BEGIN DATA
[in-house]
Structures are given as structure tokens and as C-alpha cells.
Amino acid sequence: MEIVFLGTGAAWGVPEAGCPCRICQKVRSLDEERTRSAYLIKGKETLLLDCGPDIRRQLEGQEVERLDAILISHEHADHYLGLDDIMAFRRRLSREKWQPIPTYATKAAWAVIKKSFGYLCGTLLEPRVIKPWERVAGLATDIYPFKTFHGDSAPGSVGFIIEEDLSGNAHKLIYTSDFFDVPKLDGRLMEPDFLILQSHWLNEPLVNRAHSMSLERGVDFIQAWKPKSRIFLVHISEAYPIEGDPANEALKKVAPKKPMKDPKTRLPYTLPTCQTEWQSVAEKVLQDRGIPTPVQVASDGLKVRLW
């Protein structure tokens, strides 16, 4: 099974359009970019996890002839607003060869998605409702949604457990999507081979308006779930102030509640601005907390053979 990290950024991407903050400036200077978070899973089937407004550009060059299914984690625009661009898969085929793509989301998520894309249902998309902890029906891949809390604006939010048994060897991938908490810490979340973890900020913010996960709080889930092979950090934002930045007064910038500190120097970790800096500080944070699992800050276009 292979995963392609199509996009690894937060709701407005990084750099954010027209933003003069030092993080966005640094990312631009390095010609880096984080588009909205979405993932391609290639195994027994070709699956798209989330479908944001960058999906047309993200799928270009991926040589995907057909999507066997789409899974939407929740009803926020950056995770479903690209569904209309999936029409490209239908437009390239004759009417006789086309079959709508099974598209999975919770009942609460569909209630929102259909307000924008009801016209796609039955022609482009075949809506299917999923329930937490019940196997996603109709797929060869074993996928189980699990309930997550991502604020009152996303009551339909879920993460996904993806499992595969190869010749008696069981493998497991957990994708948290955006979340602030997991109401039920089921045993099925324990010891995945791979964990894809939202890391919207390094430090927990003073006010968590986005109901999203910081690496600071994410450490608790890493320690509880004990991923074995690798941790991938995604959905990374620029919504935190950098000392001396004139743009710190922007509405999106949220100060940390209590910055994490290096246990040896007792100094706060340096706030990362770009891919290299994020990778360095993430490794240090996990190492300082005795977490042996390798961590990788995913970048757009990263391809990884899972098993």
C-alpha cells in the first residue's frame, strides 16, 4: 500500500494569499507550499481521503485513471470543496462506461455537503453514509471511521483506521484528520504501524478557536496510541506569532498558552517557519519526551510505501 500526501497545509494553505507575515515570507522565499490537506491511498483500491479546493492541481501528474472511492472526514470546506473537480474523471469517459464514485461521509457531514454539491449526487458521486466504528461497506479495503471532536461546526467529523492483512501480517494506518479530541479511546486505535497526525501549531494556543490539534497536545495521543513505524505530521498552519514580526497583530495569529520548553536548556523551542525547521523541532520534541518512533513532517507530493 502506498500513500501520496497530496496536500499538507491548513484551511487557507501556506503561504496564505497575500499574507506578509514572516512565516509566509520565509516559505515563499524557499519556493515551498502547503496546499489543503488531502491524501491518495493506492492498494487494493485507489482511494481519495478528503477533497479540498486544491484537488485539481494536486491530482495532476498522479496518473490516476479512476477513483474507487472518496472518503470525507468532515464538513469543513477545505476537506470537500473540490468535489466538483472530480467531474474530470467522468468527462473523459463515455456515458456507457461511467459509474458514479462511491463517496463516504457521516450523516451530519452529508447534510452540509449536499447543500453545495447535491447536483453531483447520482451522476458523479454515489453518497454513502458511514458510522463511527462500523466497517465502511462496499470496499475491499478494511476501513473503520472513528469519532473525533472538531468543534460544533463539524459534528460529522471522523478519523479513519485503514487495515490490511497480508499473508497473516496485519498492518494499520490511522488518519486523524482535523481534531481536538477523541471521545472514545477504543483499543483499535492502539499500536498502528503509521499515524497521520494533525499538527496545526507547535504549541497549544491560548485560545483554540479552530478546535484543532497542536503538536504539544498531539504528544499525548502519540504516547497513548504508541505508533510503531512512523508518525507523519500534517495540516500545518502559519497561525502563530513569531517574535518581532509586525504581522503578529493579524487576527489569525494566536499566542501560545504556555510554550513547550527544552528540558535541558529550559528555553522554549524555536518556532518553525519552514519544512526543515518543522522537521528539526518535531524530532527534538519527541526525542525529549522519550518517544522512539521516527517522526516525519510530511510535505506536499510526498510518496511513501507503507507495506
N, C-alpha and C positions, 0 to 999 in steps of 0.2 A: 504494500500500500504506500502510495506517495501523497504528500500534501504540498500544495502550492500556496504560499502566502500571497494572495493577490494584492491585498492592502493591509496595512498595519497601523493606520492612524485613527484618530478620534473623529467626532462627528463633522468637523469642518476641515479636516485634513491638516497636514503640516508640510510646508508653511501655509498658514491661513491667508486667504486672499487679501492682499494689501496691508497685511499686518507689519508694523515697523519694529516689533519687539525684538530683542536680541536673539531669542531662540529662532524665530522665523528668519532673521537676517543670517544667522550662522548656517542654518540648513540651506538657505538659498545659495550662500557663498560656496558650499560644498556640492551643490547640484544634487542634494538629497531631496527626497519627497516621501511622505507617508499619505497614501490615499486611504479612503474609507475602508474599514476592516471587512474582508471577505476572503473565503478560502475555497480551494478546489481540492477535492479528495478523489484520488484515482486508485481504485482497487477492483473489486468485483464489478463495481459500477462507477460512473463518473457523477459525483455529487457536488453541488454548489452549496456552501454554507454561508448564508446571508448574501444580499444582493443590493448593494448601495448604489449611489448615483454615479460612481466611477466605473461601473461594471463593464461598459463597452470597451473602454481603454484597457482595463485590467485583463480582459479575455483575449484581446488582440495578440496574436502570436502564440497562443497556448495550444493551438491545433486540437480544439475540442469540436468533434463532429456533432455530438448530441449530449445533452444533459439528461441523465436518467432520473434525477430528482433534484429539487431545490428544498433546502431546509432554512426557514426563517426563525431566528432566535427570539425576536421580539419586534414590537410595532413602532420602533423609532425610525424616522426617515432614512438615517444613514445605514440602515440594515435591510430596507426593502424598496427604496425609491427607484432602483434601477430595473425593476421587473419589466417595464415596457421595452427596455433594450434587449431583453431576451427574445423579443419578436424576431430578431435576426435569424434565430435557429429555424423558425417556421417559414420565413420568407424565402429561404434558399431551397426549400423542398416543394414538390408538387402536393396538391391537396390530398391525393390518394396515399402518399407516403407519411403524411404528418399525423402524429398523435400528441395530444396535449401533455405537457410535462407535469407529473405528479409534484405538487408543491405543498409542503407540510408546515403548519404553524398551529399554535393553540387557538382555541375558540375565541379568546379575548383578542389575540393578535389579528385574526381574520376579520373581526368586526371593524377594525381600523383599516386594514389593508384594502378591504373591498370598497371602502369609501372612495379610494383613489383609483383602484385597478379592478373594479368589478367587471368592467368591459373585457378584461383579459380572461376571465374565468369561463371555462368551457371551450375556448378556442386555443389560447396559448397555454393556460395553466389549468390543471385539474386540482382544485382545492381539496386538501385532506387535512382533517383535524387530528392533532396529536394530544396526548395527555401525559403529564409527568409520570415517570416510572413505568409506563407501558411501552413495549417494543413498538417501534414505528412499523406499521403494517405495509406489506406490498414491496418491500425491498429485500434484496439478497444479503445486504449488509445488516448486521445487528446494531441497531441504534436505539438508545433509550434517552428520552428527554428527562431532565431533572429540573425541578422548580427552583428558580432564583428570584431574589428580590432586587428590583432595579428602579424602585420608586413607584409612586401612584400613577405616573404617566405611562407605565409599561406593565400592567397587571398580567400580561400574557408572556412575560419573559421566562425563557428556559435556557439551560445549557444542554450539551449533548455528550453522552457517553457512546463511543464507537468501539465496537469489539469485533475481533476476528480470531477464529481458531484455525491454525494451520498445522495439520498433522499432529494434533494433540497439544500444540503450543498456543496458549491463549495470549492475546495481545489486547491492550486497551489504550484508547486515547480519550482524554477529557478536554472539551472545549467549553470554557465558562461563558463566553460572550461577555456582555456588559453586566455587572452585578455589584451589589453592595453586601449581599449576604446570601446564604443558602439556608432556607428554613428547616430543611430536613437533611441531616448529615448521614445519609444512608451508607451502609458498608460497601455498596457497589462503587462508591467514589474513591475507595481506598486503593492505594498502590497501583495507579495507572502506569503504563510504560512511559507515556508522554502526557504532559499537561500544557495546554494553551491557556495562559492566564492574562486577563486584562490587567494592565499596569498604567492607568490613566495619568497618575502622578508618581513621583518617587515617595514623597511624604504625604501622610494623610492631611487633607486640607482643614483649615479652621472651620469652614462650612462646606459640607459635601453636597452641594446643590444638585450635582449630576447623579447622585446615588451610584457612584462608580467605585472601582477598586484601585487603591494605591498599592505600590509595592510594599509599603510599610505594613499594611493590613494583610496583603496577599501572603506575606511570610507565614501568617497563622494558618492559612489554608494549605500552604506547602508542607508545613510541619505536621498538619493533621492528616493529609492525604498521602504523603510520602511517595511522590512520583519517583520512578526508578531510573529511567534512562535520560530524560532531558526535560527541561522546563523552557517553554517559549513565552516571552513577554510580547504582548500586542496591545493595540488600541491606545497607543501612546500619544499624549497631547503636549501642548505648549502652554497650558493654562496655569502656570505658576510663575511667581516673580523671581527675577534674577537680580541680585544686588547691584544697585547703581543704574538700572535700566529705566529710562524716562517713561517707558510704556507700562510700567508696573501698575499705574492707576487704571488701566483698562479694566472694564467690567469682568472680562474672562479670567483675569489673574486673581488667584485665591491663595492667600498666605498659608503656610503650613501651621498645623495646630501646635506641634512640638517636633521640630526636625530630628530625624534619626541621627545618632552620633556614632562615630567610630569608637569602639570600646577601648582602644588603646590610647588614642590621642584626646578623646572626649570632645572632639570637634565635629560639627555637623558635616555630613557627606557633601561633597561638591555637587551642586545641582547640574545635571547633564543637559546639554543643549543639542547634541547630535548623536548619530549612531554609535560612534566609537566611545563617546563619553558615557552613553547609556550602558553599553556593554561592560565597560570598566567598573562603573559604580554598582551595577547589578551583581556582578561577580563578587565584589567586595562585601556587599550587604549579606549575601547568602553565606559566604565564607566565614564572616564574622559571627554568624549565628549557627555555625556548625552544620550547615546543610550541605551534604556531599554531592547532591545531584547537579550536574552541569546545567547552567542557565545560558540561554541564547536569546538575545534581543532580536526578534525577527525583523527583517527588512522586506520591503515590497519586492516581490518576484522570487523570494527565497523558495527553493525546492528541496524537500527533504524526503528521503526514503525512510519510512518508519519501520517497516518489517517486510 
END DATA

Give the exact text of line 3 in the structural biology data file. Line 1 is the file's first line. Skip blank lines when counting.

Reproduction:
Amino acid sequence: MEIVFLGTGAAWGVPEAGCPCRICQKVRSLDEERTRSAYLIKGKETLLLDCGPDIRRQLEGQEVERLDAILISHEHADHYLGLDDIMAFRRRLSREKWQPIPTYATKAAWAVIKKSFGYLCGTLLEPRVIKPWERVAGLATDIYPFKTFHGDSAPGSVGFIIEEDLSGNAHKLIYTSDFFDVPKLDGRLMEPDFLILQSHWLNEPLVNRAHSMSLERGVDFIQAWKPKSRIFLVHISEAYPIEGDPANEALKKVAPKKPMKDPKTRLPYTLPTCQTEWQSVAEKVLQDRGIPTPVQVASDGLKVRLW